A Ratanakiri Special Edition
'Where oh death is your sting?' (1 Corinthians 15:55)
In a village accessible only by boat, somewhere deep in the forests of Ratanakiri, 20 or so emerging new believers meet to pray and study God’s Word. How did the gospel reach this isolated group of Brao tribe believers? It began with a elderly, but sprightly lady called Buoy. Buoy’s first exposure to Christianity as a little girl in Loas, was the Swiss Brethren Leprosy Clinic. Her grandfather suffered from the disease, but the ‘Christians’ at the clinic had devotedly cared for him. Many years later, living in Cambodia with a husband and 4 children, disease struck her family again. This time it was her husband, who was slowly being suffocated by an enormous neck tumor. The Village Diviner told them to appease the evil spirits with sacrifices, so starting with a chicken and ending with their much prized Buffalo, Buoy and her husband sacrificed one by one all the animals they owned. They were now impoverished, but it had all been in vain - her husband was still sick. One day Buoy heard about a Christian man who helped take isolated tribal people to the District Hospital. Maybe the news reminded her of the Christians who had once cared for her grandfather. Buoy brought her husband to that man, Kevin Olson (an OMF member), who for the next few months lovingly cared for Buoy’s husband, taking him to hospital, helping make him comfortable and sharing the gospel with him. Before he died, Buoy and her husband received Jesus. Together they now looked not for temporal healing in this world, but for the promise of a far greater and more permanent healing; the promise of a bodily resurrection (1 Cor 15) and life eternal in God’s New Creation (Rev 21).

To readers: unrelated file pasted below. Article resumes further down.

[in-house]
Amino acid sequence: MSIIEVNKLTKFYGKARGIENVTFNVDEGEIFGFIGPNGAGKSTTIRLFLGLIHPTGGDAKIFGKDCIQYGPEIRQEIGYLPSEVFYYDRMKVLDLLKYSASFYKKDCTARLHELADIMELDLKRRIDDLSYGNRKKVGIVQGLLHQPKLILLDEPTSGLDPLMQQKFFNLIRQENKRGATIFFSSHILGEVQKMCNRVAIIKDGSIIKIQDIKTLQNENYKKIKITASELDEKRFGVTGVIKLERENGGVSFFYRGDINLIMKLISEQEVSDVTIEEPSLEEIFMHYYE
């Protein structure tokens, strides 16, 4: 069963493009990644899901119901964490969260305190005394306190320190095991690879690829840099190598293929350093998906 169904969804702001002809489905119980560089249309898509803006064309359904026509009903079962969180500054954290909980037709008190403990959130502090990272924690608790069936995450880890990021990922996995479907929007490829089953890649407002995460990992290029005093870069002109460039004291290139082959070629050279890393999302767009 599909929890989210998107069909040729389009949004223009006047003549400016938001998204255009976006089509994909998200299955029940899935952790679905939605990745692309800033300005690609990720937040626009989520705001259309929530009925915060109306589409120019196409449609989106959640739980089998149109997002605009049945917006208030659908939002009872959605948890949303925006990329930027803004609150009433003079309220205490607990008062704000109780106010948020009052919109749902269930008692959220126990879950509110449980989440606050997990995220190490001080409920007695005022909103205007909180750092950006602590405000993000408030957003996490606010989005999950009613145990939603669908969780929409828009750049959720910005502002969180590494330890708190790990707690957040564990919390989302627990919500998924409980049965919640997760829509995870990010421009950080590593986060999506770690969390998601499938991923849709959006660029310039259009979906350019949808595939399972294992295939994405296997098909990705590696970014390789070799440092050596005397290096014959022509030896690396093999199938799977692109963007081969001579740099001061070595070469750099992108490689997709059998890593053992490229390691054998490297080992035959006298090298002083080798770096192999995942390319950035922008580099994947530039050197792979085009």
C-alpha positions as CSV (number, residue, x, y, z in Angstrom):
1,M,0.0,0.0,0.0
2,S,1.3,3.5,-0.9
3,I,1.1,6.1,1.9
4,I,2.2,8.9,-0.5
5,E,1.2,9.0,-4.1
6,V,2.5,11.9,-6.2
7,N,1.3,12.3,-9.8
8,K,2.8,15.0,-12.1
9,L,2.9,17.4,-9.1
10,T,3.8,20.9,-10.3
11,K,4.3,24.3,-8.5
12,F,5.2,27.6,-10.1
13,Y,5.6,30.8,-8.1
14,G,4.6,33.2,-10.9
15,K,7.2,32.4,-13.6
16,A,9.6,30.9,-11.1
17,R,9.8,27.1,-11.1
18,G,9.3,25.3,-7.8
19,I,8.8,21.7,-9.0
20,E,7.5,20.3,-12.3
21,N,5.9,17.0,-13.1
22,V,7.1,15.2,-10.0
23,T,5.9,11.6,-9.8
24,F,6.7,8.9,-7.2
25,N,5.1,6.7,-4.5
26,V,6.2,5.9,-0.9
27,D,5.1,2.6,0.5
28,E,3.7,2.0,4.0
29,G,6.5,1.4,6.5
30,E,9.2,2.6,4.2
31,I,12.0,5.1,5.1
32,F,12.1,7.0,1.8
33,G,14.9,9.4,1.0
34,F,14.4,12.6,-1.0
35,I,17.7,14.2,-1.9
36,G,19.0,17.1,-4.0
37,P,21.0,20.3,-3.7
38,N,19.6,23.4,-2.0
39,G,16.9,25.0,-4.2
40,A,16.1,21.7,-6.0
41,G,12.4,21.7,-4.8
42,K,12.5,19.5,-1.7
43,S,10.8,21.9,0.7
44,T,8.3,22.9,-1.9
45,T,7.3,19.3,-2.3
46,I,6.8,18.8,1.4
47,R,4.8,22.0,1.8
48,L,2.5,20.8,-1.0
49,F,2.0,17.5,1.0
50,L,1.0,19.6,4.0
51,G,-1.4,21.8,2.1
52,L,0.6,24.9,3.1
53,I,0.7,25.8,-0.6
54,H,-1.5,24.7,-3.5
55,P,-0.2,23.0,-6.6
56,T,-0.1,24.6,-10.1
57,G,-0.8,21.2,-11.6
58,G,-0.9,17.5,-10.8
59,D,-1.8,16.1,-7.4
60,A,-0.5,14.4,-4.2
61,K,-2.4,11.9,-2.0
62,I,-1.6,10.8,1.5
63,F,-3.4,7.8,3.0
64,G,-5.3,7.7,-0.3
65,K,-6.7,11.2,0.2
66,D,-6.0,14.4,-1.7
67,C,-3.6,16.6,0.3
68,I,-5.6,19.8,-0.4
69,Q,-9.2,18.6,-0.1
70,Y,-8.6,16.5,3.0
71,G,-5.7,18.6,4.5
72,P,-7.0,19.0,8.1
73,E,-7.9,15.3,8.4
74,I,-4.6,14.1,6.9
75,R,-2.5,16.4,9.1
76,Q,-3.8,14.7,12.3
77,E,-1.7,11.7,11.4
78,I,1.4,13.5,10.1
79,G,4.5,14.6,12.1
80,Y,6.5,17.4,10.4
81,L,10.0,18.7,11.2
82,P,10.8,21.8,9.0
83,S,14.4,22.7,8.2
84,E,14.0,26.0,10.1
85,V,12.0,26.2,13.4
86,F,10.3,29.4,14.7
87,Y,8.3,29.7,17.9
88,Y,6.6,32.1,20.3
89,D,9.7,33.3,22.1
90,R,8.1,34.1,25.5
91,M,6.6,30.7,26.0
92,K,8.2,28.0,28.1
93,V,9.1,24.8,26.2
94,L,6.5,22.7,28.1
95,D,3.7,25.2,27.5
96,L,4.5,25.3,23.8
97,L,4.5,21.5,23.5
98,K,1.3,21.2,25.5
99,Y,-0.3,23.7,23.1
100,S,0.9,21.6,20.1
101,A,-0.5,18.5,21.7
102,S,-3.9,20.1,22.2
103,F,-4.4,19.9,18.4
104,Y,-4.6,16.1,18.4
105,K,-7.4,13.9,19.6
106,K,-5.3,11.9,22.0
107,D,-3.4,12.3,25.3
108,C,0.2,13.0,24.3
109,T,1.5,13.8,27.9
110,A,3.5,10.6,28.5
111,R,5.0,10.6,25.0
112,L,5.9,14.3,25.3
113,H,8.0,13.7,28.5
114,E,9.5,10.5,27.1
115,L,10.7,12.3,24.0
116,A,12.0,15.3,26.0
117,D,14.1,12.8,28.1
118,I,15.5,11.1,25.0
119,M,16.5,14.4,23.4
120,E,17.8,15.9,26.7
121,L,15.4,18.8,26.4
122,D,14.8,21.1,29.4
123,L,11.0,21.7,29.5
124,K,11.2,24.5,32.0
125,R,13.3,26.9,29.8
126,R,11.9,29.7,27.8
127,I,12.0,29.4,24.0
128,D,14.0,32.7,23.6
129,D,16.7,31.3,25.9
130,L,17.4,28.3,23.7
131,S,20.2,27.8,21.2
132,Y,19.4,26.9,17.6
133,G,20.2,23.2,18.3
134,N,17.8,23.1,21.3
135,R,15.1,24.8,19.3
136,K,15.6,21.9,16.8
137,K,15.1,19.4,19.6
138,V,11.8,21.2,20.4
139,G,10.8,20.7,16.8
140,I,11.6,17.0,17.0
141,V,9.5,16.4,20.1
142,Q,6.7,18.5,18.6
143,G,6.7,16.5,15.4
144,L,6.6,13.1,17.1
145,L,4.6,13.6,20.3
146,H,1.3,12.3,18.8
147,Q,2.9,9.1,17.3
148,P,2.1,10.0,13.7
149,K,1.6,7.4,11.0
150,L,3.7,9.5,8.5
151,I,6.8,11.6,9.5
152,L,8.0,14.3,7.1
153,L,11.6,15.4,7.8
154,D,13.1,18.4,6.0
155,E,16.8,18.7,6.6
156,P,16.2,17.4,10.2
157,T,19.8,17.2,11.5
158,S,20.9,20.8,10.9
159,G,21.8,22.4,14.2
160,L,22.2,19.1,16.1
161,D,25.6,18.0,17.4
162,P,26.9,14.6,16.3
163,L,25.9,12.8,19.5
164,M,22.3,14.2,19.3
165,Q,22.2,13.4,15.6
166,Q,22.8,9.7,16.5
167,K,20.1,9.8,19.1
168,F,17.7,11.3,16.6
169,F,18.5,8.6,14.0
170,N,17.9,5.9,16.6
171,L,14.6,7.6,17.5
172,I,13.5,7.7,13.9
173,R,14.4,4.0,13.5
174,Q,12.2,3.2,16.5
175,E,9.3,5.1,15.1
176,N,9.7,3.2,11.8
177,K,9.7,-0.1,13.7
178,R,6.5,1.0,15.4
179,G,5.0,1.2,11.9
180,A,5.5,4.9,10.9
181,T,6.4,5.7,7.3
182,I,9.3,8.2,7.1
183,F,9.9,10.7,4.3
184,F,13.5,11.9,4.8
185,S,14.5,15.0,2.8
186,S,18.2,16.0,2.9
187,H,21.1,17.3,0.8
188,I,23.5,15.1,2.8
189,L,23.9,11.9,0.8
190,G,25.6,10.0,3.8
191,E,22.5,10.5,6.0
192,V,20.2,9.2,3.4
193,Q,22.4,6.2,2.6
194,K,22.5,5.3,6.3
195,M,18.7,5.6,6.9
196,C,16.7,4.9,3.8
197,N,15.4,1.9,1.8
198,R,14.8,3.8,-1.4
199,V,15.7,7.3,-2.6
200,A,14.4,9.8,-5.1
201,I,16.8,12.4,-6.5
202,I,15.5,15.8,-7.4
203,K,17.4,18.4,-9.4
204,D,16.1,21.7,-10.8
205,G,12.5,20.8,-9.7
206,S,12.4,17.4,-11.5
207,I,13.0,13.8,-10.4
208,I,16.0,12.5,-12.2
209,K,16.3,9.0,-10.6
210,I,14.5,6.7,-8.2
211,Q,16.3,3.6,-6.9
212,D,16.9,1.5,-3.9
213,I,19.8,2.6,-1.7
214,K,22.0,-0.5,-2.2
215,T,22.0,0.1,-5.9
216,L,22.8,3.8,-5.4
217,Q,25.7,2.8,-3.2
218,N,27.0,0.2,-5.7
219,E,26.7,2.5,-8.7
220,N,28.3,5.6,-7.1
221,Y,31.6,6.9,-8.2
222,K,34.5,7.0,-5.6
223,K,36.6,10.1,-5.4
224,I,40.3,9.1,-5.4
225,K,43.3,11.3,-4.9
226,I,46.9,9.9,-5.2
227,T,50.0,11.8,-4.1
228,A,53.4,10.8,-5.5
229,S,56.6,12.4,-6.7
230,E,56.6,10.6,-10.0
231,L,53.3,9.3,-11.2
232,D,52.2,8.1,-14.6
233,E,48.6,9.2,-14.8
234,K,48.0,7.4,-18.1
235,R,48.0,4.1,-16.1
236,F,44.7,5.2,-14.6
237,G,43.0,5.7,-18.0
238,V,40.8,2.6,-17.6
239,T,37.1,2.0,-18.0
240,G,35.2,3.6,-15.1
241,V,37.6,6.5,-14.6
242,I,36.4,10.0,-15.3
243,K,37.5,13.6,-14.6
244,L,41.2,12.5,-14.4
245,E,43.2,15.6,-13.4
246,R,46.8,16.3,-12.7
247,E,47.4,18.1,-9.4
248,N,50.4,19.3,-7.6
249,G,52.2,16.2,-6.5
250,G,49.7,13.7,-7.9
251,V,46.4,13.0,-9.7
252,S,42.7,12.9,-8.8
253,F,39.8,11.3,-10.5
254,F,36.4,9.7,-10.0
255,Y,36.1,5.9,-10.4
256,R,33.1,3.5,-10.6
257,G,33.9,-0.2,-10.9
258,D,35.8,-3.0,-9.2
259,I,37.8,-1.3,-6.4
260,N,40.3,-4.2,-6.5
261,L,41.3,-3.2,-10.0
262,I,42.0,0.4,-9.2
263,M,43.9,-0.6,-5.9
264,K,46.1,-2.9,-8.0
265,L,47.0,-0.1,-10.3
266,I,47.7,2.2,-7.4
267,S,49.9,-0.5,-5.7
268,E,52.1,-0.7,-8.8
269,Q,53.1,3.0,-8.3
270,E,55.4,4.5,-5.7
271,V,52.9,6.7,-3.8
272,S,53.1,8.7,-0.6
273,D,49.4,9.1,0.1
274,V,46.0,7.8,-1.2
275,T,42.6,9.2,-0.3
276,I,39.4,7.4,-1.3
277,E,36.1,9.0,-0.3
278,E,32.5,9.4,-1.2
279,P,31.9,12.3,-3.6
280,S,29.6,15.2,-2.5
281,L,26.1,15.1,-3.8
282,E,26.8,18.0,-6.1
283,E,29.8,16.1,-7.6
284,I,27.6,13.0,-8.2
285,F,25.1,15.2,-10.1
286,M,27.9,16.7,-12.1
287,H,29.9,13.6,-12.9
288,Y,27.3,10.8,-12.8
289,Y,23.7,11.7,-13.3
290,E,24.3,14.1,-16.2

Buoy and her daughters now host and lead a small church in their rickety old wooden house in their very remote village. Once or twice a month Kevin and two Brao believers from another village travel out to Buoy’s house to help teach them God’s Word. In the near future, OMF in partnership with EMU plan to start training ministry leaders from this group at their ‘Brao and Krung Language Church Ministry School’. Please pray this group of new believers would remain strong and faithful as they patiently wait for some of their own to be equipped to teach and lead them.
Please pray for 20 old Sinate from the Krung tribe. When Sinate was 6 years old her mother died and when she was just a teenager her brother died too. Finding it hard to get on with her step mother, Sinate moved out of the family home and has since lived in the store room of her church. Sinate is a smart and popular girl, but like most tribal children, was unable to finish High School due to a lack of funds. She loves Jesus but she struggles with periods of depression. If I go to live in Ratanakiri, my hope is that Sinate may be able to come and live with me.
Please pray for Nheab, a teeny-tiny Krung woman in her late 30's. Nheab lives on a diet of boiled nettles and leaves which she finds in the forest. She is a very unusual woman, because she has remained unmarried and lives in a village house alone. Her father wants her to come and live with his new family, but because her father forbids her to practice her faith, Nheab refuses to go. Instead she bears the stigma of living alone, but relishing the freedom it gives her to worship her Lord and meet with other believers.
Please pray for Sopee, a 25 year old Krung woman who was recently widowed. Sopee's husband returned home so drunk one night that he fell off their balcony and broke his neck. He lay in bed for 4 months before dying, but during that time he begged his wife to get someone from the church to visit him. As the church cared for Sopee and her husband, they heard the gospel for the first time and believed. Sopee told me 'my family say to me, "your husband is dead now, you don't need to go to church anymore", but I continue to go anyway'.